In vitro detection of prionemia in TSE-infected cervids and hamsters

Alan M. Elder, Davin M. Henderson, Amy V. Nalls, Jason M. Wilham, Byron W. Caughey, Edward A. Hoover, Anthony E. Kincaid, Jason C. Bartz, Candace K. Mathiason

Research output: Contribution to journalArticlepeer-review

71 Scopus citations


Blood-borne transmission of infectious prions during the symptomatic and asymptomatic stages of disease occurs for both human and animal transmissible spongiform encephalopathies (TSEs). The geographical distribution of the cervid TSE, chronic wasting disease (CWD), continues to spread across North America and the prospective number of individuals harboring an asymptomatic infection of human variant Creutzfeldt-Jakob Disease (vCJD) in the United Kingdom has been projected to be ∼1 in 3000 residents. Thus, it is important to monitor cervid and human blood products to ensure herd health and human safety. Current methods for detecting blood-associated prions rely primarily upon bioassay in laboratory animals. While bioassay provides high sensitivity and specificity, it requires many months, animals, and it is costly. Here we report modification of the real time quaking-induced conversion (RT-QuIC) assay to detect blood-borne prions in whole blood from prion-infected preclinical white-tailed deer, muntjac deer, and Syrian hamsters, attaining sensitivity of >90% while maintaining 100% specificity. Our results indicate that RT-QuIC methodology as modified can provide consistent and reliable detection of blood-borne prions in preclinical and symptomatic stages of two animal TSEs, offering promise for prionemia detection in other species, including humans.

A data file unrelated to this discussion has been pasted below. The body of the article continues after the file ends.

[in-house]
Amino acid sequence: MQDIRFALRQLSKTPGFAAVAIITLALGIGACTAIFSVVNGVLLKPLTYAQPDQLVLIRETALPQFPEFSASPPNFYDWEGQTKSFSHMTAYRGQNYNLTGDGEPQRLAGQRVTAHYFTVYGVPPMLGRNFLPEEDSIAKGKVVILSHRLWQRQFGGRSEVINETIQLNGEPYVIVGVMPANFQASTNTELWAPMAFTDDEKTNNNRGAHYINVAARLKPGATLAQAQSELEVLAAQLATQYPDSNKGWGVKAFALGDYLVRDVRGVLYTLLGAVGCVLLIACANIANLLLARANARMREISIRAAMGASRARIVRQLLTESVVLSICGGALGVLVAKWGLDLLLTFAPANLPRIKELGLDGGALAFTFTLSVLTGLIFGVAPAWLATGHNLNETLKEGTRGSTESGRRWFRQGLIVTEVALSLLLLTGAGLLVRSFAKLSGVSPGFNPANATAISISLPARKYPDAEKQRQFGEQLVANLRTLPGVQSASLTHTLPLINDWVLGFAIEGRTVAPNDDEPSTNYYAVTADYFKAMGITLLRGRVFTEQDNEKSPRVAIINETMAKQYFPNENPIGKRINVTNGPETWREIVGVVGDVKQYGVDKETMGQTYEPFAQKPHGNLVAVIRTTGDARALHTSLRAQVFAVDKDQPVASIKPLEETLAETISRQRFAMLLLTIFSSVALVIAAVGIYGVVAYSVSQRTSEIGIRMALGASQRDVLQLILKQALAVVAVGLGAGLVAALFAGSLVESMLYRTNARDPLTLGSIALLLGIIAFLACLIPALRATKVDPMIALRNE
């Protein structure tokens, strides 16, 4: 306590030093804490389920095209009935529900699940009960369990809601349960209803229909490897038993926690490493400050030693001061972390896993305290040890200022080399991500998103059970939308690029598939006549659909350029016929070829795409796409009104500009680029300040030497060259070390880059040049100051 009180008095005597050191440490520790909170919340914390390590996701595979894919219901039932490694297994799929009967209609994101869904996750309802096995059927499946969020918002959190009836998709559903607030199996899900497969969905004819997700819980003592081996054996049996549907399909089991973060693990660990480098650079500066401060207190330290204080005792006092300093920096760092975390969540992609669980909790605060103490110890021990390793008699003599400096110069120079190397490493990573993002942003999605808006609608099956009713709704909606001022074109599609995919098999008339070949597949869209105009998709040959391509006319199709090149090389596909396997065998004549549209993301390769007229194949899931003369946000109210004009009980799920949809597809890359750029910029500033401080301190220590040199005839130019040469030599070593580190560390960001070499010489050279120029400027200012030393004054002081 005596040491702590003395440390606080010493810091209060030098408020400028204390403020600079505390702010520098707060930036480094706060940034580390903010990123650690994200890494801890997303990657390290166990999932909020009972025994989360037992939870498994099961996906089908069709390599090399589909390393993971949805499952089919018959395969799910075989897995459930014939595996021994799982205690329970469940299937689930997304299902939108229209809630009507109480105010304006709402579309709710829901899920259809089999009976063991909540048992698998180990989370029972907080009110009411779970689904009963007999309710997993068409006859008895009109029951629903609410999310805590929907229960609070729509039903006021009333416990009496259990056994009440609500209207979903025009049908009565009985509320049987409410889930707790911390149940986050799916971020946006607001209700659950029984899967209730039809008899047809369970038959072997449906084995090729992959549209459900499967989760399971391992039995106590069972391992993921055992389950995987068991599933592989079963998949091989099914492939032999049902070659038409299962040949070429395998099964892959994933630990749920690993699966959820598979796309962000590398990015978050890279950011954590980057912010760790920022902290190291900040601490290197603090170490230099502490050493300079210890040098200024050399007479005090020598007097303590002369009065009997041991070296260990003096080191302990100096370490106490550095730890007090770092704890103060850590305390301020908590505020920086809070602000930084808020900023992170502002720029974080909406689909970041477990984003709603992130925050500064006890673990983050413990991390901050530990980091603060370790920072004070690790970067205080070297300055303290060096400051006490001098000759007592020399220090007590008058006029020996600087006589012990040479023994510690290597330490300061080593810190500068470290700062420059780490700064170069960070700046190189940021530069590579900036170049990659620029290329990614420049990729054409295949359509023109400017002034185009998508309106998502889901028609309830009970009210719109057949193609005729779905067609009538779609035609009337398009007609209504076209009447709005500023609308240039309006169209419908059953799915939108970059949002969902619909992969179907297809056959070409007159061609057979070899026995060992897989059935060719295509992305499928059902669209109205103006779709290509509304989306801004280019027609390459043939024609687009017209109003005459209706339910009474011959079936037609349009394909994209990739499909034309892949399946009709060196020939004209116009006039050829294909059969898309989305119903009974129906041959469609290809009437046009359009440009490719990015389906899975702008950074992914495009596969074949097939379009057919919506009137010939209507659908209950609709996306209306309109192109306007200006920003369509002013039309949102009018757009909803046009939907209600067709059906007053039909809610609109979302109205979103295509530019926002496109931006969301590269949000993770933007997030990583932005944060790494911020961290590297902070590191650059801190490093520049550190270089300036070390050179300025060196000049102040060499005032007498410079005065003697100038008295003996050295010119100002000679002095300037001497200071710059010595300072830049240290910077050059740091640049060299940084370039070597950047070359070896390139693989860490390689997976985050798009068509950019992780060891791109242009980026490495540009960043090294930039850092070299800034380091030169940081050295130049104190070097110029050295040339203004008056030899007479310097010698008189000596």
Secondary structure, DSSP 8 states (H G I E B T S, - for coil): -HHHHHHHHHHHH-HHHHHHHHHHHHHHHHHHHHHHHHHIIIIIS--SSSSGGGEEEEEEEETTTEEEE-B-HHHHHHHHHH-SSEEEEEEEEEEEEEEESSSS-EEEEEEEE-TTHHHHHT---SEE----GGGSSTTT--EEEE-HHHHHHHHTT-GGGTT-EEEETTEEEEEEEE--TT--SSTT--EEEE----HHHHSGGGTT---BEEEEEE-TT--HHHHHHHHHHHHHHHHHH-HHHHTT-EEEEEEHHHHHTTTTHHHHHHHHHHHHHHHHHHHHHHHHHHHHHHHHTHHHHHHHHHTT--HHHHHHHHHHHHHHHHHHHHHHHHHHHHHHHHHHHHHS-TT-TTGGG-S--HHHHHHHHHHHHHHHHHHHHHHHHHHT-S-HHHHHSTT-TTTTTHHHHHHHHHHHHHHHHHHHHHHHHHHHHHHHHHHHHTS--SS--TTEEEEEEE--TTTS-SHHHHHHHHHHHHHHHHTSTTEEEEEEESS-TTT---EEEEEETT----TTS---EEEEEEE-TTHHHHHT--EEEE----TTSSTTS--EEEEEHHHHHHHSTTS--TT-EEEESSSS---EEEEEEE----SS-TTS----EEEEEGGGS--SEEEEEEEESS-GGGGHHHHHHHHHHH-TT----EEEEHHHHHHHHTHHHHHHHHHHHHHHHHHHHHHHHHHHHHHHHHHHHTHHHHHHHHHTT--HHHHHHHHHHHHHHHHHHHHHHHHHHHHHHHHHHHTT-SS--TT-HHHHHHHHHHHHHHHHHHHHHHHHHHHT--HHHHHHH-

Original languageEnglish (US)
Article numbere80203
JournalPloS one
Issue number11
StatePublished - Nov 2013

All Science Journal Classification (ASJC) codes

  • Biochemistry, Genetics and Molecular Biology(all)
  • Agricultural and Biological Sciences(all)
  • General


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